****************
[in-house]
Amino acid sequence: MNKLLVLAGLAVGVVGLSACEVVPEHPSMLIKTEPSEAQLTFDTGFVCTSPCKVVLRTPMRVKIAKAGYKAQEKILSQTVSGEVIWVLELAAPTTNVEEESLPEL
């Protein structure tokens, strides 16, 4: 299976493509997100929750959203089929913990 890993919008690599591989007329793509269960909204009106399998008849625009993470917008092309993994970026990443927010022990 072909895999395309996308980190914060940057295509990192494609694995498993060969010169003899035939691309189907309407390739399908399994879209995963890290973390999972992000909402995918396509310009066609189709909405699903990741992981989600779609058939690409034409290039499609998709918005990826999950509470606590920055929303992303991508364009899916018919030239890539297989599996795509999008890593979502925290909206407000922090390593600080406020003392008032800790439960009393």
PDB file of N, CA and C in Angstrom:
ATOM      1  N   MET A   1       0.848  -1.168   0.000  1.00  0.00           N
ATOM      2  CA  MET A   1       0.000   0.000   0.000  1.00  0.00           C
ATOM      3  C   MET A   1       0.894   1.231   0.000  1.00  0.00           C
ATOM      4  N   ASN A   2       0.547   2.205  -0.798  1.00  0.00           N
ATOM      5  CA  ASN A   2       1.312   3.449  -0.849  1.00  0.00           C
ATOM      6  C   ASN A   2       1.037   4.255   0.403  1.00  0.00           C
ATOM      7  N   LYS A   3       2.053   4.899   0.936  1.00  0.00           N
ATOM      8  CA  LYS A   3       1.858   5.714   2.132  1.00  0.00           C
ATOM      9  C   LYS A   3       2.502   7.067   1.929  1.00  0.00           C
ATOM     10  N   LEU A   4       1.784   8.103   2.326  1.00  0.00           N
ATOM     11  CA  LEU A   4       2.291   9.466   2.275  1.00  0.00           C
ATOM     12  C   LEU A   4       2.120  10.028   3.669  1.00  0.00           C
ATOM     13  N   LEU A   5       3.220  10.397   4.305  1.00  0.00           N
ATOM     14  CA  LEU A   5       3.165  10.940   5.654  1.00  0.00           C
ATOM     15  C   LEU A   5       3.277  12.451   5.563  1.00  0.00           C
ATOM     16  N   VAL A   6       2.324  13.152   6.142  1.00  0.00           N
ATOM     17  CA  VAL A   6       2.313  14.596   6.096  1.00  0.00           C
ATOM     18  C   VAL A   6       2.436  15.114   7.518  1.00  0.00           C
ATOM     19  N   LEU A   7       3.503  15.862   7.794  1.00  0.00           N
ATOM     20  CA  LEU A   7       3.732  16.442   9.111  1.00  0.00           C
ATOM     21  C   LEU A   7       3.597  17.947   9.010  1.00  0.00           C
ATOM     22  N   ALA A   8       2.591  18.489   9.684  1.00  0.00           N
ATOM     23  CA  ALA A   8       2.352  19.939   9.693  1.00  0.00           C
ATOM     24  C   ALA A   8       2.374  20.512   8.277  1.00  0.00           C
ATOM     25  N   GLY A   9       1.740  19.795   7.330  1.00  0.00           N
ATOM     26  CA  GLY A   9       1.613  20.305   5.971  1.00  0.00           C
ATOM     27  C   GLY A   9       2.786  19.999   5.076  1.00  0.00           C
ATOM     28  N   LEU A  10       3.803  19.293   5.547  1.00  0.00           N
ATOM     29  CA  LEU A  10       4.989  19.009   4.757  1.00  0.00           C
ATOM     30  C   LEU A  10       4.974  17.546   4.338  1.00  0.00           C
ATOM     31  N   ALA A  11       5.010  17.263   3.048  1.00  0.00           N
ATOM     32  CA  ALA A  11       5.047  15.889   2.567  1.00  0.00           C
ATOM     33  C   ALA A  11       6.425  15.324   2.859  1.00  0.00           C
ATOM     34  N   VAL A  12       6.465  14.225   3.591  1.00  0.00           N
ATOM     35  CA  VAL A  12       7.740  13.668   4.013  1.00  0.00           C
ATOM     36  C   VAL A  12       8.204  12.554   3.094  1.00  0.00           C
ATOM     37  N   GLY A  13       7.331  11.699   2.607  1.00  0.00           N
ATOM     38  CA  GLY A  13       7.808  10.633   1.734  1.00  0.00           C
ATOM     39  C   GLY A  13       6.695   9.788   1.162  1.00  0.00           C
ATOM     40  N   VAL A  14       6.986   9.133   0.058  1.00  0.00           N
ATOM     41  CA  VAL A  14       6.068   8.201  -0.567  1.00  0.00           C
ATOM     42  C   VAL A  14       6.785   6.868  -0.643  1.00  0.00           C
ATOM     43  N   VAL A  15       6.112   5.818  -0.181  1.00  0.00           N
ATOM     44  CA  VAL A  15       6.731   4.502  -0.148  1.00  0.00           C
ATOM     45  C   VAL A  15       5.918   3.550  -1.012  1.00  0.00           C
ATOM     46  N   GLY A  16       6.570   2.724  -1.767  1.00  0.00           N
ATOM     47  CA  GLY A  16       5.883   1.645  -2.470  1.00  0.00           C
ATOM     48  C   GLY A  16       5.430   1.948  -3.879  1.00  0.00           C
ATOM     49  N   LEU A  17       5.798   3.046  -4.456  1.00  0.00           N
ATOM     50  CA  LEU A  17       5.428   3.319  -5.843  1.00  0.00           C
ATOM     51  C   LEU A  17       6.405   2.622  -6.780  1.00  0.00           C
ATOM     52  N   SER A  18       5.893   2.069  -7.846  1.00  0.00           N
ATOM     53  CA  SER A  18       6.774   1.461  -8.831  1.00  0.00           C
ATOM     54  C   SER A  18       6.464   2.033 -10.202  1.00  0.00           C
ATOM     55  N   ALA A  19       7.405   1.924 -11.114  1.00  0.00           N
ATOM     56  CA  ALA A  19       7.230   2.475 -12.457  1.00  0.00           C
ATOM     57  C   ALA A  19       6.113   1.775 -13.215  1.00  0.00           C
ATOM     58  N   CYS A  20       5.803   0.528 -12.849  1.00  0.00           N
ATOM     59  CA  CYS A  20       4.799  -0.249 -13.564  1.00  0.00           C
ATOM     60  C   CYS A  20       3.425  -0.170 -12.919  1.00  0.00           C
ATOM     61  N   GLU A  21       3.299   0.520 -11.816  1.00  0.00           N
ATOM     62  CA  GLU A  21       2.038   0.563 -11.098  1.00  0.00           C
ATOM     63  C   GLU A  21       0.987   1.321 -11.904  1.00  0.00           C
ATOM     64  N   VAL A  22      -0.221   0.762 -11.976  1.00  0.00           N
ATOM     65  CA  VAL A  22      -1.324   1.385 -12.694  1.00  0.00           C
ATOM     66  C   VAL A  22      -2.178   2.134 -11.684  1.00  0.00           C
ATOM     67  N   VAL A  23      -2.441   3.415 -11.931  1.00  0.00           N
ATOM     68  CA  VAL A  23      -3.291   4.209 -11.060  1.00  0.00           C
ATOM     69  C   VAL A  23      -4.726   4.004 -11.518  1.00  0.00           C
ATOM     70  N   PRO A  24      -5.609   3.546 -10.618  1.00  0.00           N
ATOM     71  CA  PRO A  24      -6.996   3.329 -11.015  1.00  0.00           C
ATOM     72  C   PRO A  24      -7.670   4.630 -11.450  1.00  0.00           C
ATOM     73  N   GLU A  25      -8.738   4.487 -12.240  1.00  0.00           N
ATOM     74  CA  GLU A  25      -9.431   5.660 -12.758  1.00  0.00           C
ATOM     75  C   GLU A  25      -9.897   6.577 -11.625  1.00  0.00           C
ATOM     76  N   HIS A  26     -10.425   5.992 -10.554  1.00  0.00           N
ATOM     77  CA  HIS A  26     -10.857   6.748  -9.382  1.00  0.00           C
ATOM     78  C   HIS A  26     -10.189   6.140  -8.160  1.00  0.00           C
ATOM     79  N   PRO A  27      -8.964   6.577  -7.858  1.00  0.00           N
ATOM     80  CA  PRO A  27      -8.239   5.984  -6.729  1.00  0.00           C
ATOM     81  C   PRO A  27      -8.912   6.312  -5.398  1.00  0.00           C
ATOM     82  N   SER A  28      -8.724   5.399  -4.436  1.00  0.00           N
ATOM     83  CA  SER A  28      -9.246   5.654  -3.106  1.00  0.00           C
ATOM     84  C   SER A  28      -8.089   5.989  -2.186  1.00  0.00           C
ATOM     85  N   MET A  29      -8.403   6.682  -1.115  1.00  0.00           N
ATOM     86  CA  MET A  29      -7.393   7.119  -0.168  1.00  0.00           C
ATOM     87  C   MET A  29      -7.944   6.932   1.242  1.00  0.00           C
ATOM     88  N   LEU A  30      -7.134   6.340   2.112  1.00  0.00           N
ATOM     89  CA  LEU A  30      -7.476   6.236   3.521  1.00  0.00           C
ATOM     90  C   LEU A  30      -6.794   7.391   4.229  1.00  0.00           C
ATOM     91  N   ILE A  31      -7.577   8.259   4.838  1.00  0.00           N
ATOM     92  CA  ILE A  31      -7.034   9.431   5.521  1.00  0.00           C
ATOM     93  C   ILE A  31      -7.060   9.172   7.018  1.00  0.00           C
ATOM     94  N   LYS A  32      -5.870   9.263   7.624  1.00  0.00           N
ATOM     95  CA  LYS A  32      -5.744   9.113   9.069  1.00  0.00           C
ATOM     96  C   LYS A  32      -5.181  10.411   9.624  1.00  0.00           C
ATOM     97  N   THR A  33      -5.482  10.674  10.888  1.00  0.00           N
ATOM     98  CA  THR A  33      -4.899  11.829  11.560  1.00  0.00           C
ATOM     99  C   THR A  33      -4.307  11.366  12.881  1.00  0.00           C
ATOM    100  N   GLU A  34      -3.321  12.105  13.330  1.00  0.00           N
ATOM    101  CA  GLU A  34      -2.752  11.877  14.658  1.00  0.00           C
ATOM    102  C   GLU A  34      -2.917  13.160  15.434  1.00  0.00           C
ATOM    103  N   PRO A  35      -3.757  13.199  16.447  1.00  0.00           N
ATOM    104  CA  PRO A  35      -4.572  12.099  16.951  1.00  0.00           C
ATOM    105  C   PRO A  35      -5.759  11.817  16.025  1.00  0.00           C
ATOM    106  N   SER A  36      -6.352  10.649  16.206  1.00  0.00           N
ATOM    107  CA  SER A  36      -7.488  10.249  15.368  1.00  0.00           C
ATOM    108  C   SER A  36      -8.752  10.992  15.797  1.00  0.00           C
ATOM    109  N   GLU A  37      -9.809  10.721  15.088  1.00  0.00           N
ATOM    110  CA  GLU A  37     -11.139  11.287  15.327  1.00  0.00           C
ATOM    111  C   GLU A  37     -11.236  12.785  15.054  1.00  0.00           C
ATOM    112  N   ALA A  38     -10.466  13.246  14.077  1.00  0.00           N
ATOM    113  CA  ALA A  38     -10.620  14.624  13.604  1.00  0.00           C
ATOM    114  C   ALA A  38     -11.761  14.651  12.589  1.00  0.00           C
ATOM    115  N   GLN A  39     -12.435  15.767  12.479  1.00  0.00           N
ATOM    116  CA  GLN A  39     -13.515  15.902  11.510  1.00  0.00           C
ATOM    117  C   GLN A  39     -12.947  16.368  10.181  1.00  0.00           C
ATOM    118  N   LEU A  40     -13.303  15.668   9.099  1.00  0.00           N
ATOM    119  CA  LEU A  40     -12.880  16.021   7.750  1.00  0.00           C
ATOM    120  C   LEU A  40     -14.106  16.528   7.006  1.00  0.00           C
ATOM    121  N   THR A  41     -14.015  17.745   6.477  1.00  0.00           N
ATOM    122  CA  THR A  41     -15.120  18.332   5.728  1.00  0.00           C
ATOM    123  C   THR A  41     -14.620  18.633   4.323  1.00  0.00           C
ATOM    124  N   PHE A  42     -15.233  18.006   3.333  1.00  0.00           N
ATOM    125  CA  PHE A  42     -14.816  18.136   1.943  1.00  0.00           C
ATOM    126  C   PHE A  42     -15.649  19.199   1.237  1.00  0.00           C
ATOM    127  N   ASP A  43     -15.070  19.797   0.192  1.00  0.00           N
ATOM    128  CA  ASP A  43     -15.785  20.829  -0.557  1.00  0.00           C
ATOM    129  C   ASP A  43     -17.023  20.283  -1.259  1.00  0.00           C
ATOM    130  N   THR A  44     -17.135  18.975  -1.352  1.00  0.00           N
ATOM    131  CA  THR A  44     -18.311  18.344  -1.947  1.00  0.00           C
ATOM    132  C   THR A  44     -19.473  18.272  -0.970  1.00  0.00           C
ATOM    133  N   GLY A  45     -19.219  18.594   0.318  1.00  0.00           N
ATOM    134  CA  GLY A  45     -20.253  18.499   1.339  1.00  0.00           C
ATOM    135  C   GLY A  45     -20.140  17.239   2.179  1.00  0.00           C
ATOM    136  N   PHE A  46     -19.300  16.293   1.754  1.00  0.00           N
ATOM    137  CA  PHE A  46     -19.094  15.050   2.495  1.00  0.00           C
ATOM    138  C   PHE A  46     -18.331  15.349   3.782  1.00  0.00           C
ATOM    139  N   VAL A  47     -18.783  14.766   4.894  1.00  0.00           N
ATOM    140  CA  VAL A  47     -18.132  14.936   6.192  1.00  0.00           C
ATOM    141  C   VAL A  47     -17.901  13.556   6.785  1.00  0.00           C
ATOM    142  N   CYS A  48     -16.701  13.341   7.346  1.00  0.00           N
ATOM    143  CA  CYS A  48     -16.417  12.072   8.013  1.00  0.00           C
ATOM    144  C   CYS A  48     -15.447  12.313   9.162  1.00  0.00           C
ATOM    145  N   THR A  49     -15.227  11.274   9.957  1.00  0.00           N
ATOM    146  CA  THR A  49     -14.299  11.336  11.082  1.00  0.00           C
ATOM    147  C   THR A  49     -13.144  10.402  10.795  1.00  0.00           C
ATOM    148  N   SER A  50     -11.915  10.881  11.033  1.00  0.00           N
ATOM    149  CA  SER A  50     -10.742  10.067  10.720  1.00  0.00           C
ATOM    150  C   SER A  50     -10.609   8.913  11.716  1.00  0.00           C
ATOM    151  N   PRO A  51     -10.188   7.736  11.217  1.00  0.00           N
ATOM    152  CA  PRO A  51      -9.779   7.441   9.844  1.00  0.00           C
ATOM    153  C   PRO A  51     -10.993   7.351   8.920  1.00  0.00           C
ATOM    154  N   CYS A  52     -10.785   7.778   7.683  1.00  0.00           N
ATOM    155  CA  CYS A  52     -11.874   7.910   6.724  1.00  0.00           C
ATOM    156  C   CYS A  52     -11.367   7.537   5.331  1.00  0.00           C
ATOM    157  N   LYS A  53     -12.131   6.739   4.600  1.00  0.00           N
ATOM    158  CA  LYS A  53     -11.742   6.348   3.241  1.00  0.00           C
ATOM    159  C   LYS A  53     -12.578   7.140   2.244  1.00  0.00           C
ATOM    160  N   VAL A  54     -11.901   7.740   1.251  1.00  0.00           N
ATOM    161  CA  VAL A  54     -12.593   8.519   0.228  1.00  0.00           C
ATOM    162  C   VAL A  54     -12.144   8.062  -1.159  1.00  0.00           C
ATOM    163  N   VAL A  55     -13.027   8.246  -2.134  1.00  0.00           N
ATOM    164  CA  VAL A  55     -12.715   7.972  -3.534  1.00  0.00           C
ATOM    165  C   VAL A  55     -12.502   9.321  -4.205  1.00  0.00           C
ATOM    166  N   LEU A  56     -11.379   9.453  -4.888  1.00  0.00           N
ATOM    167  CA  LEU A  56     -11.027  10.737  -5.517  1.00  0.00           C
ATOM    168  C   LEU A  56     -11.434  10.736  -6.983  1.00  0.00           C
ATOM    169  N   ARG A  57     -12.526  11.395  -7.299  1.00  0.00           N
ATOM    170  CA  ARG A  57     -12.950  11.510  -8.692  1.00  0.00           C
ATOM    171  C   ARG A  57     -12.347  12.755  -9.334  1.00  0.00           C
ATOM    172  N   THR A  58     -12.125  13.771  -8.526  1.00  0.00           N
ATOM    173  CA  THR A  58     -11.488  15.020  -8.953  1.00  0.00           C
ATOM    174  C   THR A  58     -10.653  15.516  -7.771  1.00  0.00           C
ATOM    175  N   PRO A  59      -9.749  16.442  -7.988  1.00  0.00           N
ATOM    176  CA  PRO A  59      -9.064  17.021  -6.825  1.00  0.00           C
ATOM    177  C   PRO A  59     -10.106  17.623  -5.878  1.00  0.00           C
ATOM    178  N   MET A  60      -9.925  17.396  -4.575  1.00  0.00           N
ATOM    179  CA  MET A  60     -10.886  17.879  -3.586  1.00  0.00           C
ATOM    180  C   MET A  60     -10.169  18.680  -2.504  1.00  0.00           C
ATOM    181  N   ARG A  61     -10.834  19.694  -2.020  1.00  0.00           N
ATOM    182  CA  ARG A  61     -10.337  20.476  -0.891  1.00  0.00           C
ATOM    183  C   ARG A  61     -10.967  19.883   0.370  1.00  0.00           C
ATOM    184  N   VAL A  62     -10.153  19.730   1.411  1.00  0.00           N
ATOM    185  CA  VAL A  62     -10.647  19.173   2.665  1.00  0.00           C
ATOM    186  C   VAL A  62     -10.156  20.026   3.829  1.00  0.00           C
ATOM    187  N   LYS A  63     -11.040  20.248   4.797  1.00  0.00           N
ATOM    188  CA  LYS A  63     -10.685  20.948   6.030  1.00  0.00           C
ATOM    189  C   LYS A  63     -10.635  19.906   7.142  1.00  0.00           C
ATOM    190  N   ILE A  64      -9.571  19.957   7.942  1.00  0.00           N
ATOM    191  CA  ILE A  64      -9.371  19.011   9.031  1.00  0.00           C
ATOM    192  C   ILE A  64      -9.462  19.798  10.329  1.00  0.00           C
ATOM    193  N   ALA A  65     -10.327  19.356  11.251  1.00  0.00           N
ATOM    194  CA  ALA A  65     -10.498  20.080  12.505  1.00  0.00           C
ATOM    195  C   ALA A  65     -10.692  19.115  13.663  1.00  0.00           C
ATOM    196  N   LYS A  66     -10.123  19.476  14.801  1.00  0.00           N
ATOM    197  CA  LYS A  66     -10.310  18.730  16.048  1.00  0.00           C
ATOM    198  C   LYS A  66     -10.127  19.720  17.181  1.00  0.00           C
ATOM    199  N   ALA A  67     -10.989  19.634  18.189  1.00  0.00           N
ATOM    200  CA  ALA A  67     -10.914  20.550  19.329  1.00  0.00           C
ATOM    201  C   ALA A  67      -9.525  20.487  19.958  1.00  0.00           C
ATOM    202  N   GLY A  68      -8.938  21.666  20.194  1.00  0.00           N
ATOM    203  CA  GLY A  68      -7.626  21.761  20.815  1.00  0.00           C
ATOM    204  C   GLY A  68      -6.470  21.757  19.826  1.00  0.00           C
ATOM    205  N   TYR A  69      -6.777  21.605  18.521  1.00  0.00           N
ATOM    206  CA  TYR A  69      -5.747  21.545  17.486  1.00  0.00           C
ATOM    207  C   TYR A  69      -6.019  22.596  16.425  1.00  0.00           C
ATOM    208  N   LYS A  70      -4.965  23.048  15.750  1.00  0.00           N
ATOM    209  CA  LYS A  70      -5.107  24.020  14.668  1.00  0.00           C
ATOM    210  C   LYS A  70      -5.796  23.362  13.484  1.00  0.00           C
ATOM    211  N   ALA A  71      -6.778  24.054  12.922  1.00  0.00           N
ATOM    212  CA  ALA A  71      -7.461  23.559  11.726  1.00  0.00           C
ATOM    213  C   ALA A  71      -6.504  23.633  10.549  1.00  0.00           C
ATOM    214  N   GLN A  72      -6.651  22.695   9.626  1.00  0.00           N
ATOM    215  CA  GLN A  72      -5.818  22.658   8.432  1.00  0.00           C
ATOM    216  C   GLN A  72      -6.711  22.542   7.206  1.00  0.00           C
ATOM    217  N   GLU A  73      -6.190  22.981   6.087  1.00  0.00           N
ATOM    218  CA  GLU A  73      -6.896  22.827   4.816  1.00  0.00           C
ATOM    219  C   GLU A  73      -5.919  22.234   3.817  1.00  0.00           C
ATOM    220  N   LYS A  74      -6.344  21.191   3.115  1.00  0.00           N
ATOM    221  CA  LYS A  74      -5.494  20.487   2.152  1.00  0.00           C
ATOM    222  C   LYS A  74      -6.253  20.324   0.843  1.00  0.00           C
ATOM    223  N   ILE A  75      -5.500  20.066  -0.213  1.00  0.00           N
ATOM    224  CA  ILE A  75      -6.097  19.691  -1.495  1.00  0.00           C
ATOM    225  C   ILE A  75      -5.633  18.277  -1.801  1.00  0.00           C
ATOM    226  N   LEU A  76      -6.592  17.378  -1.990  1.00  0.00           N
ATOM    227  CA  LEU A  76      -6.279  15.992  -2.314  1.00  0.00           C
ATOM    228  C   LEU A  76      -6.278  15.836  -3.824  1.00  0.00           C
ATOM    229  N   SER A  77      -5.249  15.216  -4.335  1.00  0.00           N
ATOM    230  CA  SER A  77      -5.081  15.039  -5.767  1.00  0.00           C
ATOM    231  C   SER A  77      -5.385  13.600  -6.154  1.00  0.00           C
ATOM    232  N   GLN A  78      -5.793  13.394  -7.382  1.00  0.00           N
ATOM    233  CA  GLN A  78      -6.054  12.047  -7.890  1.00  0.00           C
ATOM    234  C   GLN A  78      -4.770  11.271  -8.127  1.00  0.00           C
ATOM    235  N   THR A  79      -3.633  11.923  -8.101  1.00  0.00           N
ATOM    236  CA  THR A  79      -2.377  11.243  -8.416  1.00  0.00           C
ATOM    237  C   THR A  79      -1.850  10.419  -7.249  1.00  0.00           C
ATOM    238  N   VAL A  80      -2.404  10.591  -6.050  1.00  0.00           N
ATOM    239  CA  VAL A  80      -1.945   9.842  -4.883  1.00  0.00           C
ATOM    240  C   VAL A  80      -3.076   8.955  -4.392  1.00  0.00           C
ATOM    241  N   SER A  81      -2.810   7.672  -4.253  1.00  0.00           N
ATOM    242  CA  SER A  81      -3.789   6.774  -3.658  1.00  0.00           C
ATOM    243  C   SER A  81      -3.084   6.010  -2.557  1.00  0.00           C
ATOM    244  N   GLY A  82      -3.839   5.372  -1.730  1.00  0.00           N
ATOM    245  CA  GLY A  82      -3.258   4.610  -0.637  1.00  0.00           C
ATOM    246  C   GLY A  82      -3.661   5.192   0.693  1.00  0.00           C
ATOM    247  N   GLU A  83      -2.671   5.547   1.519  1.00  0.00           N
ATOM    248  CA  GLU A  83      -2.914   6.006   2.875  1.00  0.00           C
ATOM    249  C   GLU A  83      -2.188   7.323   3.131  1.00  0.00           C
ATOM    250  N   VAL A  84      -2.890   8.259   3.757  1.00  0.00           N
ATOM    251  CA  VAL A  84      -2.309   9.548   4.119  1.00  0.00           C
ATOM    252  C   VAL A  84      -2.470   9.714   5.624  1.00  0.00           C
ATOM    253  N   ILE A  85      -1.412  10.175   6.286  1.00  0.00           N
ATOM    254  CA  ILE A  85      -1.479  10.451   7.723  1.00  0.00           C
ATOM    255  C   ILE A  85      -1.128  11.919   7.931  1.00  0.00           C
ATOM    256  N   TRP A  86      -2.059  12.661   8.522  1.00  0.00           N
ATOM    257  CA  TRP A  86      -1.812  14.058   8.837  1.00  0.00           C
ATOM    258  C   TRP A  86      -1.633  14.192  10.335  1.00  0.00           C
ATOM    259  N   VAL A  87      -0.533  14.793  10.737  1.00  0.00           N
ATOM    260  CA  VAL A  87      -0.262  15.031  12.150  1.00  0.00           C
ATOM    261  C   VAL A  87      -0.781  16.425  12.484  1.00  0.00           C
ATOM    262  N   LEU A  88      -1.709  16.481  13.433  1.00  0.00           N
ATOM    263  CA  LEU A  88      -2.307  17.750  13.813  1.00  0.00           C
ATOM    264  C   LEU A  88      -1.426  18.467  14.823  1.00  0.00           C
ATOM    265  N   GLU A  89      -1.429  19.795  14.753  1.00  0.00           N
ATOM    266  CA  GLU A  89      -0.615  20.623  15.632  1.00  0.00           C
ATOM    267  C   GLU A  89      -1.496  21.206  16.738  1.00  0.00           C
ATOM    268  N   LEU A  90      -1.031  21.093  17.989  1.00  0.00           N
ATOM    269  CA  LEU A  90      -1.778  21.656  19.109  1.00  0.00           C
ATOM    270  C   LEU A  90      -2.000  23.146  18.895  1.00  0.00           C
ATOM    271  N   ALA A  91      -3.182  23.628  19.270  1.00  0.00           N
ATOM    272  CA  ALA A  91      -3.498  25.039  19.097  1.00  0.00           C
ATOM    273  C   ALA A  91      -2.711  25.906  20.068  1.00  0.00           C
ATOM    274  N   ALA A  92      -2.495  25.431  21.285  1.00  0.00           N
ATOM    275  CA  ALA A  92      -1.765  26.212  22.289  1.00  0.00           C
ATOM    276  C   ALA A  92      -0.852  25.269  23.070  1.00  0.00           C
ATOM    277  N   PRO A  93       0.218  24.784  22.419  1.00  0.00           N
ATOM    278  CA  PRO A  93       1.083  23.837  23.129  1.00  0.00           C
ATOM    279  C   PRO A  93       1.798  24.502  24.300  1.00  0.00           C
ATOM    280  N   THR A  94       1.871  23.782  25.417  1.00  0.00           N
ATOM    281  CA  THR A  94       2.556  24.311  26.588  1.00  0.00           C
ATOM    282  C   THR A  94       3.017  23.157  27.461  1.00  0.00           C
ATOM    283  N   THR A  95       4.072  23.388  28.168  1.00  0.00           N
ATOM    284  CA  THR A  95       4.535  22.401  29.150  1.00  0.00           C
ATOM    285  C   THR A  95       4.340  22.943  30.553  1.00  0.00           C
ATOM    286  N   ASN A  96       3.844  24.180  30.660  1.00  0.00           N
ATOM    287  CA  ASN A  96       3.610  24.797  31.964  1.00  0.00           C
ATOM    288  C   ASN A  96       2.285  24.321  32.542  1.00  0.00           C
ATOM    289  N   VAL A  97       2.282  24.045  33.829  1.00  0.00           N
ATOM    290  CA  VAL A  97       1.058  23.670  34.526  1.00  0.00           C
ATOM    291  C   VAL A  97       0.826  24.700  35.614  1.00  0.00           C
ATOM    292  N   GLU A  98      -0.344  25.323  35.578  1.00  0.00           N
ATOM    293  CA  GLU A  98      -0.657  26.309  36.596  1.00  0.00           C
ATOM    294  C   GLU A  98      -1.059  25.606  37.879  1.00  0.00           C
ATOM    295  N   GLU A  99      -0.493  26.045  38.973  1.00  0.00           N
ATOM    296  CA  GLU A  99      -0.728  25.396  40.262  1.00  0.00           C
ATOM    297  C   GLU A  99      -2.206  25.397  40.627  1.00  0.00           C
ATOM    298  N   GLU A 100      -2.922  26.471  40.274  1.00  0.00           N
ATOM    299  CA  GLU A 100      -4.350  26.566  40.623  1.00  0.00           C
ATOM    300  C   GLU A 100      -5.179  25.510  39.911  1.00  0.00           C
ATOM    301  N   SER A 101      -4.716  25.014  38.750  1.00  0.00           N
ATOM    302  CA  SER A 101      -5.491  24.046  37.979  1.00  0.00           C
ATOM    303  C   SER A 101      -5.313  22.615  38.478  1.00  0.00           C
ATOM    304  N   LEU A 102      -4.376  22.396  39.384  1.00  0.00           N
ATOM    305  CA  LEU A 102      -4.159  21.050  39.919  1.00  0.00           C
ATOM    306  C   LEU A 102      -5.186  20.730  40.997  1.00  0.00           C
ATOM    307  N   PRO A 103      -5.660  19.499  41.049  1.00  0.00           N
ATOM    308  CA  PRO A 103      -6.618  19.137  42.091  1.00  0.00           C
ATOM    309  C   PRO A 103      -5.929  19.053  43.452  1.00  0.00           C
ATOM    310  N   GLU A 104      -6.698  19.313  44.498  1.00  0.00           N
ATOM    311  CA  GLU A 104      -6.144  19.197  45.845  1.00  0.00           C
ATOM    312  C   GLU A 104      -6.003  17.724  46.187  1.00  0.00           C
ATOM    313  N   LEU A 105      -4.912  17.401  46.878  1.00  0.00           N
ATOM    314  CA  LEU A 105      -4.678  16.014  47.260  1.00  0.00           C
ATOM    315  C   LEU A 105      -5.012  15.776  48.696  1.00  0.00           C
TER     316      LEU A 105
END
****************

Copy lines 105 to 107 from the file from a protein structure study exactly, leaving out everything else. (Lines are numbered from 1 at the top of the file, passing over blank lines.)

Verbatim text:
ATOM    101  CA  GLU A  34      -2.752  11.877  14.658  1.00  0.00           C
ATOM    102  C   GLU A  34      -2.917  13.160  15.434  1.00  0.00           C
ATOM    103  N   PRO A  35      -3.757  13.199  16.447  1.00  0.00           N